The Government needs to pluck up its courage and confess the extent to which the national broadband network is uncommercial — that is, the amount of subsidy embedded in it.

In other words, the government must produce what everyone is now calling for — a cost-benefit analysis. The problem, and the reason courage will be required, is that cost-benefit analyses are better done before, not after, the decision to go ahead.

Yesterday three company chairmen joined the chorus — John Morschel, of ANZ, Michael Chaney, of NAB and Woodside, and Bob Every, of Wesfarmers. They’re used to the quaint business idea of looking at a cost-benefit analysis before they make a final investment decision (FID); with the NBN the FID was made long ago and the board (federal cabinet) was locked in behind it. There was an AGM on August 21 and the directors were re-elected (albeit after a close call).

So the NBN is off and running sans business case, and even though there are three more final approvals pending: ACCC approval, legislation through parliament and a vote by Telstra shareholders. If any of these don’t get up, it will be quite a mess.

In the circumstances the government can’t simply ignore the calls for a cost-benefit analysis, and should respond with transparency rather than simply an “implementation study” that confirms the return of 6%-7% per annum will cover the government bond rate. That study did not discuss the opportunity cost or the element of subsidy inherent in the project.

Of course, the NBN is not commercially viable, otherwise the government wouldn’t have to do it. But the extent to which it is not commercial — that is, the amount of subsidy — should be published.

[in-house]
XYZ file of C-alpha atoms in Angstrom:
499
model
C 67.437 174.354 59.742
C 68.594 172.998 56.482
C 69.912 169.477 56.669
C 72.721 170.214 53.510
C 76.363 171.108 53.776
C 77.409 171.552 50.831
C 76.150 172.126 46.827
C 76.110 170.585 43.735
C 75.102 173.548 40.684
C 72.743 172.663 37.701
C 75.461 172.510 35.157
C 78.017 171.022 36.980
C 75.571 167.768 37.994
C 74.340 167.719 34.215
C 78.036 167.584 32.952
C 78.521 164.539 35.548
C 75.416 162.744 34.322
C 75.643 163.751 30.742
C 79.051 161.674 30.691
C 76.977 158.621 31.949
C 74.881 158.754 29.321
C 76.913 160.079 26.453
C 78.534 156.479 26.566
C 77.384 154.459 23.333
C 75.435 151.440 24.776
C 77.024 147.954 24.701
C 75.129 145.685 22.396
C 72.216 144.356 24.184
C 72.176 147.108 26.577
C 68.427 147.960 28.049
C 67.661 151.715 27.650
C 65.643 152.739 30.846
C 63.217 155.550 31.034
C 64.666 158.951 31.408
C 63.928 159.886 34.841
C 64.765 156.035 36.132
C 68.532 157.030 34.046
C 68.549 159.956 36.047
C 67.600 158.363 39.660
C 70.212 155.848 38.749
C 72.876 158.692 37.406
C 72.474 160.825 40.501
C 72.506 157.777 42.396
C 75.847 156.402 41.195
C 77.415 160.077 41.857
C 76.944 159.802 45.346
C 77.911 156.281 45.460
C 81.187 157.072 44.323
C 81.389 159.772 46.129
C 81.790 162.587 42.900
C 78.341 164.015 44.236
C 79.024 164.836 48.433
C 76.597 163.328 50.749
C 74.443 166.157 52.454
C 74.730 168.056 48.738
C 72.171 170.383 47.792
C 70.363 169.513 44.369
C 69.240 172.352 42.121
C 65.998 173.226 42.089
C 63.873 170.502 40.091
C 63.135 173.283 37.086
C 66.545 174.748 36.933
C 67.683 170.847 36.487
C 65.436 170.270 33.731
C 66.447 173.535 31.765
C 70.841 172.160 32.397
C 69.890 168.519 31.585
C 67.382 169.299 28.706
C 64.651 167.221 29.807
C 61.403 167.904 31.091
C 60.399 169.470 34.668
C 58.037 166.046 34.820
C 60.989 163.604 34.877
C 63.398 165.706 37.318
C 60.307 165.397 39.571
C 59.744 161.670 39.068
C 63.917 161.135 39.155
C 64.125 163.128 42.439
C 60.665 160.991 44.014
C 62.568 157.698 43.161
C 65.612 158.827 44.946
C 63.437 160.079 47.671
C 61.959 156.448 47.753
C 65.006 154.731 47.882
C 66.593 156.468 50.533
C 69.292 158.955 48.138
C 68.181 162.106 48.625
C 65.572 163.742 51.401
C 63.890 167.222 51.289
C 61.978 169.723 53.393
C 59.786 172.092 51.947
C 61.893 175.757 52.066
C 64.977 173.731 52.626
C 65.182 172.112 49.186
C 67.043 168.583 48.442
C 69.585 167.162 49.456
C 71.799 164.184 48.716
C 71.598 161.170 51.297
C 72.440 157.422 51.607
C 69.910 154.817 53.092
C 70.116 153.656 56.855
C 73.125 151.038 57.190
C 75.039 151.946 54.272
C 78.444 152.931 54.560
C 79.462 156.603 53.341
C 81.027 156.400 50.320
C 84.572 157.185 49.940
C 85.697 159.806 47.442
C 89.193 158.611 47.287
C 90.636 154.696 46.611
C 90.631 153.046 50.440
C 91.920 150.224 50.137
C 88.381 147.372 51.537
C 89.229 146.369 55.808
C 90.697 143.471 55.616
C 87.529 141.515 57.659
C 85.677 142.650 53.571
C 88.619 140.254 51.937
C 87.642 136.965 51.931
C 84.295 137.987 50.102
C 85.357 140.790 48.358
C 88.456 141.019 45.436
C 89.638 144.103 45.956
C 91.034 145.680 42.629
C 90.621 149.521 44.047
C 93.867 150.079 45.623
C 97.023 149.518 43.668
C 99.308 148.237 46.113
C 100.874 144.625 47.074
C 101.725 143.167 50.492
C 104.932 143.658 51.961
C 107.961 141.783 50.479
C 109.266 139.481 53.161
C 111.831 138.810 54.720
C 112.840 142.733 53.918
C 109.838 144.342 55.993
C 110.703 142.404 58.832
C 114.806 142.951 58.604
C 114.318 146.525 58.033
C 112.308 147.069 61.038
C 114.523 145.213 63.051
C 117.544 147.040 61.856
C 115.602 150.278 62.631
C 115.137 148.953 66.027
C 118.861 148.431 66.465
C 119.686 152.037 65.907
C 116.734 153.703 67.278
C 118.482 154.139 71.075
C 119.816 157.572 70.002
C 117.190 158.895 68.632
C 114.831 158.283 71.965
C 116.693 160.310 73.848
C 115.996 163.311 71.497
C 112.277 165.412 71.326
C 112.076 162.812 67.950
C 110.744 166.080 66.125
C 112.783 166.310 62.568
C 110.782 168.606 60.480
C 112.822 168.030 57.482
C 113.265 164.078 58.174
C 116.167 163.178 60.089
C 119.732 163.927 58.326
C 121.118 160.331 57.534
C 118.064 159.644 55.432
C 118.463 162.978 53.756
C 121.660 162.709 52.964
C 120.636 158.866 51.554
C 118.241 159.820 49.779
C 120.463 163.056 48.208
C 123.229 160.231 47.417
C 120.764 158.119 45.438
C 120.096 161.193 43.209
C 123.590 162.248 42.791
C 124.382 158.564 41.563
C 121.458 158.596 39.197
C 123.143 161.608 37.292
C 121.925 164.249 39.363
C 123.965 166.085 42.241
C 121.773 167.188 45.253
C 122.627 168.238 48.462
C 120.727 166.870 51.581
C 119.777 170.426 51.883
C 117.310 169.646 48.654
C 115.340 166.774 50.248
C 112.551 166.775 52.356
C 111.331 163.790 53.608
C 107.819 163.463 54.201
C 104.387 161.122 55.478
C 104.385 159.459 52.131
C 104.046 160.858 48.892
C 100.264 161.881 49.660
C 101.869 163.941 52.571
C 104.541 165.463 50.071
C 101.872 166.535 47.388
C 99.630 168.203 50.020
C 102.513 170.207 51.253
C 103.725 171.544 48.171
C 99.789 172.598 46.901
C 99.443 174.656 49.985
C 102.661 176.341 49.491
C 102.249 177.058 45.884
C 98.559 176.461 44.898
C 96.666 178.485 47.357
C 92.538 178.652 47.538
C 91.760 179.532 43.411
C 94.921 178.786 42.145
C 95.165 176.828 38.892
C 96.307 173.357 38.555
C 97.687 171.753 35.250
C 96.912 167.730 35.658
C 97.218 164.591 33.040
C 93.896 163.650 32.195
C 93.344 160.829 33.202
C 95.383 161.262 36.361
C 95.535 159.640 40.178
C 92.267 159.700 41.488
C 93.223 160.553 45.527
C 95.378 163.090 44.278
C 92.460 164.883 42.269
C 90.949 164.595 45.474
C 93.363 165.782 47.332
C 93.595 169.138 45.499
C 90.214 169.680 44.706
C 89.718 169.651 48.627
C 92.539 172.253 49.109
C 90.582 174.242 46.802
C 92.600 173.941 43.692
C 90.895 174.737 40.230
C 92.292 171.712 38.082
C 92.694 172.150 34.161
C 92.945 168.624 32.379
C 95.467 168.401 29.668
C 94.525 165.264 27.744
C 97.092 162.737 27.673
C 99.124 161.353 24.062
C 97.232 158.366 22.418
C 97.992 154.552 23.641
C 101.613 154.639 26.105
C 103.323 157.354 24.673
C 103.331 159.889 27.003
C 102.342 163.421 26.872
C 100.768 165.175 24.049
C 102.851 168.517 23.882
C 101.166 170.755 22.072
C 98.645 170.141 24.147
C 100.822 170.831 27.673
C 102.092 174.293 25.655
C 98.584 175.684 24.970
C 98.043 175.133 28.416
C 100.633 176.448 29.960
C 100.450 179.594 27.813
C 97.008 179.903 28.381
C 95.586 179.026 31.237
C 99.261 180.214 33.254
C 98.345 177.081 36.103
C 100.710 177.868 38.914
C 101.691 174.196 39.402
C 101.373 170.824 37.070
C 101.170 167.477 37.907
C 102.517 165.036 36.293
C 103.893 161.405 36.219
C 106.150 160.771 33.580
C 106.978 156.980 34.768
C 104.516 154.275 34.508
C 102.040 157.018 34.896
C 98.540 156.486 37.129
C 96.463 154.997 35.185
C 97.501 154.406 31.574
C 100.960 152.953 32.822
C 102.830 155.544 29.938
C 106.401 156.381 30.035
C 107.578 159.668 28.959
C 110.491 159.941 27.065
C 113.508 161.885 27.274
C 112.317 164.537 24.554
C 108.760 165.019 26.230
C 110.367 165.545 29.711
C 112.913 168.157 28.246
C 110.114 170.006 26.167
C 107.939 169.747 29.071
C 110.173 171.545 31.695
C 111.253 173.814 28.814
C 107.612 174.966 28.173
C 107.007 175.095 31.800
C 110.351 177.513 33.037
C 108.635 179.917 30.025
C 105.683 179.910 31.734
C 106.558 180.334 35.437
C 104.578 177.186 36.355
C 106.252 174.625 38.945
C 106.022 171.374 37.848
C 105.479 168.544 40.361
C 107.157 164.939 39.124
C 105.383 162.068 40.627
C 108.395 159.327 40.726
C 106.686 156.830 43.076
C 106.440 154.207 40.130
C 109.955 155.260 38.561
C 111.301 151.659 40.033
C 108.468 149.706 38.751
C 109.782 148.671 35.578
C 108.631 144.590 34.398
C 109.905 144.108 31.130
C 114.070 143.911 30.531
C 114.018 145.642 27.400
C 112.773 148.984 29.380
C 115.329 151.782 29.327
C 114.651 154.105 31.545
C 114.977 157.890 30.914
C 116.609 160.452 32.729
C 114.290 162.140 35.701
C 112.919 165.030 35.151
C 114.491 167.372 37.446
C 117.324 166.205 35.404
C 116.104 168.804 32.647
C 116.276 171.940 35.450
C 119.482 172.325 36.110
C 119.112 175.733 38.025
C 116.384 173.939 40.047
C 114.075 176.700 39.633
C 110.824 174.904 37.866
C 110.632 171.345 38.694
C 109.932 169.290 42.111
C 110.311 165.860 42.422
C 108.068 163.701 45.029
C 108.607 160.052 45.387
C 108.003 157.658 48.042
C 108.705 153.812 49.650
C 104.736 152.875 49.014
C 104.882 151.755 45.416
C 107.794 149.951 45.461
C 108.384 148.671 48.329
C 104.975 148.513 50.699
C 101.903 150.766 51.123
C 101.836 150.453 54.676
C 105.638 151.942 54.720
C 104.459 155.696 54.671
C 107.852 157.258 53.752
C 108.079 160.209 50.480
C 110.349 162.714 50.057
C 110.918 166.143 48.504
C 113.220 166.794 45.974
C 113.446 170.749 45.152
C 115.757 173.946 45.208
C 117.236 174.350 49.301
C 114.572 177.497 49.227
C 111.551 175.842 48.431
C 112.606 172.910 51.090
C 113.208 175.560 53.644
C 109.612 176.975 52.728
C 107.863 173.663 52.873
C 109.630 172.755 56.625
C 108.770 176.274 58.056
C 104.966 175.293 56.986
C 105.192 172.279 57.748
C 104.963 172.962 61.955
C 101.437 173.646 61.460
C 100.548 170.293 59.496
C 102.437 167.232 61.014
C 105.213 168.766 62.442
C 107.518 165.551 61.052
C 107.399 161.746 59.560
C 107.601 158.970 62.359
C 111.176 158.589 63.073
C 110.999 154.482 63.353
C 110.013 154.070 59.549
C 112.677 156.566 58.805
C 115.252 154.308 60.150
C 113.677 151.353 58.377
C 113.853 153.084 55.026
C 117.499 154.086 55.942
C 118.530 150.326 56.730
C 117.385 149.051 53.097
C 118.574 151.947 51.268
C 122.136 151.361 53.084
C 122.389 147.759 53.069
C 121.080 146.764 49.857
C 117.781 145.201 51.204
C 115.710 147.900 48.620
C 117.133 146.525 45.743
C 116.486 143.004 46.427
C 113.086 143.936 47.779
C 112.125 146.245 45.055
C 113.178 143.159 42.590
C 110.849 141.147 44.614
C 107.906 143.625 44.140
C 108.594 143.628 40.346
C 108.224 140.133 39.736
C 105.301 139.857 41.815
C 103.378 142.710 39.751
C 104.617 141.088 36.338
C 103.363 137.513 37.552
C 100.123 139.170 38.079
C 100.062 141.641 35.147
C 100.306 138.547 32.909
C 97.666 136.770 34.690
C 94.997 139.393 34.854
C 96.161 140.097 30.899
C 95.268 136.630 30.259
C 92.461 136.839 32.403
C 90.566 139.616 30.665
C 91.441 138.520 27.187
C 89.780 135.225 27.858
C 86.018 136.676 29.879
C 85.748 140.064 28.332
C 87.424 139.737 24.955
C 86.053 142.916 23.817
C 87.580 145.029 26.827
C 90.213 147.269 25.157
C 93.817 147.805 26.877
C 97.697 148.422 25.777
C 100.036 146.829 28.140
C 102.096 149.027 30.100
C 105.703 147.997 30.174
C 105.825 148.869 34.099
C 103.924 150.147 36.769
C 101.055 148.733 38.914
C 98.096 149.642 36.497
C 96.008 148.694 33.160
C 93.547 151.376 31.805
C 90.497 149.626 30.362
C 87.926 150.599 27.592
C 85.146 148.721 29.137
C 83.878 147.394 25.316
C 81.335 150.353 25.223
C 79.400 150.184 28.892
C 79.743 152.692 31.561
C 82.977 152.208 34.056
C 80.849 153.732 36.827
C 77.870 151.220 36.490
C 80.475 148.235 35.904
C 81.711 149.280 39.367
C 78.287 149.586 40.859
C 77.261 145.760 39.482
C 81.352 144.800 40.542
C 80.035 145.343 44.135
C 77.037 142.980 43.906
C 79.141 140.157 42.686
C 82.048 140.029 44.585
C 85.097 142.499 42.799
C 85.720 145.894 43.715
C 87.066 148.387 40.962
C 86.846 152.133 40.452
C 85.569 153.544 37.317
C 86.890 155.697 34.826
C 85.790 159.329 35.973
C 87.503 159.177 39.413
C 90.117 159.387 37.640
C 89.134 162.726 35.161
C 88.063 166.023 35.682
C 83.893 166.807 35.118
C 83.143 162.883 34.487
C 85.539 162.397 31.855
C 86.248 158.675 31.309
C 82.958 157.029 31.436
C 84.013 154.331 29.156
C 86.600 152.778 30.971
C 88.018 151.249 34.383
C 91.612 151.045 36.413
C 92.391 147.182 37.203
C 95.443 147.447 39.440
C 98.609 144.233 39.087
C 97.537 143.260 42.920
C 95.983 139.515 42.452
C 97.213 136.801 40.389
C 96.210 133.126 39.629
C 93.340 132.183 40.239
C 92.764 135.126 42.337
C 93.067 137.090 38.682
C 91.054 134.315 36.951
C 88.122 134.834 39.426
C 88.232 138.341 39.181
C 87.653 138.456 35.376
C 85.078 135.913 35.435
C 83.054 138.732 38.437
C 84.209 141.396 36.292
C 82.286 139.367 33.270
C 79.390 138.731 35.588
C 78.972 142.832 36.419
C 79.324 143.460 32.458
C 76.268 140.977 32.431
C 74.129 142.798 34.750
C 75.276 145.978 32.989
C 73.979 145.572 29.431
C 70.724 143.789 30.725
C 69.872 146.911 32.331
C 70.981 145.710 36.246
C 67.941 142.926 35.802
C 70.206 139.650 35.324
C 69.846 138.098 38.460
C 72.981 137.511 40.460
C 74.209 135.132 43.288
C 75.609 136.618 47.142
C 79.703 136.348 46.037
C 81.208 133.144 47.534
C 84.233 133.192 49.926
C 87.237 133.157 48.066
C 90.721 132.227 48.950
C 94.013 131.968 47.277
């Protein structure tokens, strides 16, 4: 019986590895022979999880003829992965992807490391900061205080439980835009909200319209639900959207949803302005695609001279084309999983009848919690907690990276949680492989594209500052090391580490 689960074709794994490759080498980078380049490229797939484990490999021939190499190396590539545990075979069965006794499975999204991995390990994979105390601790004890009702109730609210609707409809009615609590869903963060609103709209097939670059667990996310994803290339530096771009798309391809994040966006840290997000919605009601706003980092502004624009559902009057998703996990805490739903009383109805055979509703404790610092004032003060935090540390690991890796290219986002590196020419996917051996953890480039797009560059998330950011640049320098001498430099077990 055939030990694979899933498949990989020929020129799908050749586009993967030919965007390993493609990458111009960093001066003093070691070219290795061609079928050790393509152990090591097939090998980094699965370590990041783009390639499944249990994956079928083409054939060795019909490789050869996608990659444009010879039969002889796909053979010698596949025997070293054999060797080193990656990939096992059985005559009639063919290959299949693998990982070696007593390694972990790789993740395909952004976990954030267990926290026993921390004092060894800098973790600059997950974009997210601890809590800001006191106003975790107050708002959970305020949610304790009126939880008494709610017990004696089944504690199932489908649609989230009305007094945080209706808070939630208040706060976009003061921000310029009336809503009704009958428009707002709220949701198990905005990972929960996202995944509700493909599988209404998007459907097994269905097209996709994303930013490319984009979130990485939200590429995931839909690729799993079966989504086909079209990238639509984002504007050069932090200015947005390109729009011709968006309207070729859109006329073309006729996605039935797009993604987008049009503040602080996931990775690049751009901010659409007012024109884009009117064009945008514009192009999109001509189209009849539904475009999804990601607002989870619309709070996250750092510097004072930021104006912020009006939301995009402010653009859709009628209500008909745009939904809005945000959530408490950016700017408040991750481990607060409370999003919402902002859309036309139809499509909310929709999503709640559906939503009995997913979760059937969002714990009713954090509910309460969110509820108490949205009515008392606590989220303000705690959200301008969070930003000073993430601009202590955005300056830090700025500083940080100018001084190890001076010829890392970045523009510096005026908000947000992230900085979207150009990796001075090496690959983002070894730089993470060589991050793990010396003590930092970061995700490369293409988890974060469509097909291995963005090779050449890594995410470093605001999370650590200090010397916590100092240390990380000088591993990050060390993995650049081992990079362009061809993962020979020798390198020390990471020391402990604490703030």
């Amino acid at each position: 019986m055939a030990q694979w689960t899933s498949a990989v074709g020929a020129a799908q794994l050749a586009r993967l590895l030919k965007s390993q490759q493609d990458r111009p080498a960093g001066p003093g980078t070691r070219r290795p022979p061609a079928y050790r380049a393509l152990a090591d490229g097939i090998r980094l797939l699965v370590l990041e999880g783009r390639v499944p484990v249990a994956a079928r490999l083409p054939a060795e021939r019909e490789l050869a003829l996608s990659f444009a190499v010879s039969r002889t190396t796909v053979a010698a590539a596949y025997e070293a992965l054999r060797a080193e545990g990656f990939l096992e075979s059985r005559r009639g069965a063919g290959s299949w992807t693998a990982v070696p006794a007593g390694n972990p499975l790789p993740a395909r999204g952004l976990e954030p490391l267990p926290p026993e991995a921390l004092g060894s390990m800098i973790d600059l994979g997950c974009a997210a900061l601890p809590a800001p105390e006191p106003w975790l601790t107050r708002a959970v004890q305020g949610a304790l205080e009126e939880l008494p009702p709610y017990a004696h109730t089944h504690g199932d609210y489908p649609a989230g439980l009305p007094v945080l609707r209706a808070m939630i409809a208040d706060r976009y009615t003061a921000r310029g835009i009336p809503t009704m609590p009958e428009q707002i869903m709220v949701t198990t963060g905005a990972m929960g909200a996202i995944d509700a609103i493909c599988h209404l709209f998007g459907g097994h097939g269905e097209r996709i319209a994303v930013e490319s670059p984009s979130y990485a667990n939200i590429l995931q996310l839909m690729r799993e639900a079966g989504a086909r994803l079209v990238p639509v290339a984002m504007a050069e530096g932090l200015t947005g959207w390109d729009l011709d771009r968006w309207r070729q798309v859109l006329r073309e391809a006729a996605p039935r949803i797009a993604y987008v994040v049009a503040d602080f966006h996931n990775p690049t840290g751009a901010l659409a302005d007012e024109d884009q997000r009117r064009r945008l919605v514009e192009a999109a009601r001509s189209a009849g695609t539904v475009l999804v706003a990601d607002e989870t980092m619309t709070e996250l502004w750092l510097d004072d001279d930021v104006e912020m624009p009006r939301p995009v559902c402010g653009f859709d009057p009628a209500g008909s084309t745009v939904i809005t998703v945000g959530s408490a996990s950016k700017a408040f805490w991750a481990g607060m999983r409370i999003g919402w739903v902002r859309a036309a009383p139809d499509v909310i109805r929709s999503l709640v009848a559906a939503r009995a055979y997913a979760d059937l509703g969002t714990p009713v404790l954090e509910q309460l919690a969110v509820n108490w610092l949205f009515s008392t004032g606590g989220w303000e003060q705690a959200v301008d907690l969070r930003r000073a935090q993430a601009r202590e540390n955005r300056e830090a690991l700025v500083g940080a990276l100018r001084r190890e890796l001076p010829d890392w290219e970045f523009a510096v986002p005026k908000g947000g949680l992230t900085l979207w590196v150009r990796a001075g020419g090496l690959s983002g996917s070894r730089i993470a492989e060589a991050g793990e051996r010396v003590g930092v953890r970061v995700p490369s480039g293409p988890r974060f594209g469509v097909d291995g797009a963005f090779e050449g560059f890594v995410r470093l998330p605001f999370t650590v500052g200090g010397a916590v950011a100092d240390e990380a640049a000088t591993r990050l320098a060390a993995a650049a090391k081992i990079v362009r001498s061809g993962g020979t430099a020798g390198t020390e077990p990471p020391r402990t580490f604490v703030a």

The simplest way to calculate that, in my view, would be to estimate the actual cost of the network over eight years (it’s less than $43 billion) and then get an independent expert to estimate its market value at the end of that time, since the stated plan is to sell it as a monopoly.

Presumably there will be a gap that will need to be justified on national interest grounds — in other words, a national cost-benefit analysis. It’s a reasonable demand, but would require courage because the figure could be anything, and unless it’s zero, the Coalition would go into a frenzy of inflated opposition.

And it might actually be zero: how often does a legislated national monopoly with virtually 100% of the population as customers come onto the market? Any independent expert would put a big premium on that.

One of the less tangible benefits of the NBN is the transformation it is forcing on Telstra, unveiled last week as “Project New”.

The company has known for 25 years — ever since telecommunications was deregulated in the mid-’90s — that it would eventually have to do this, but successive CEOs — Frank Blount, Ziggy Switkowski and Sol Trujillo — managed to delay it by gaming the regulatory system and suppressing competition. It was the right thing to do for the company, but not the country.

Now the NBN has forced the issue, and the extent of Telstra’s transformation over the next three years will be extraordinary; possibly the greatest corporate rebuild the nation has ever seen.

Every single process within the company is being examined and re-engineered; every person’s job, in effect, will be spilt. Thousands will leave the business and the company will become a lot smaller.

The result, if David Thodey and the Project New team led by Robert Nason pull it off, will be a company that uses its scale as an advantage rather than being weighed down by it. Telstra would become a creator of value rather than a destroyer of it, both for its own shareholders and the nation.

Without the NBN, this would have been put off and Telstra would have become more and more uncompetitive, a lumbering elephant nipped to death by hyenas. Maybe Thodey and Nason will fail because the task is simply too hard, but they’re pretty optimistic.

It’s an exciting time for telecommunications in Australia. Unfortunately the lack of transparency around the NBN is turning it into a messy, ill-informed debate.

*This article originally appeared on Business Spectator.

Peter Fray

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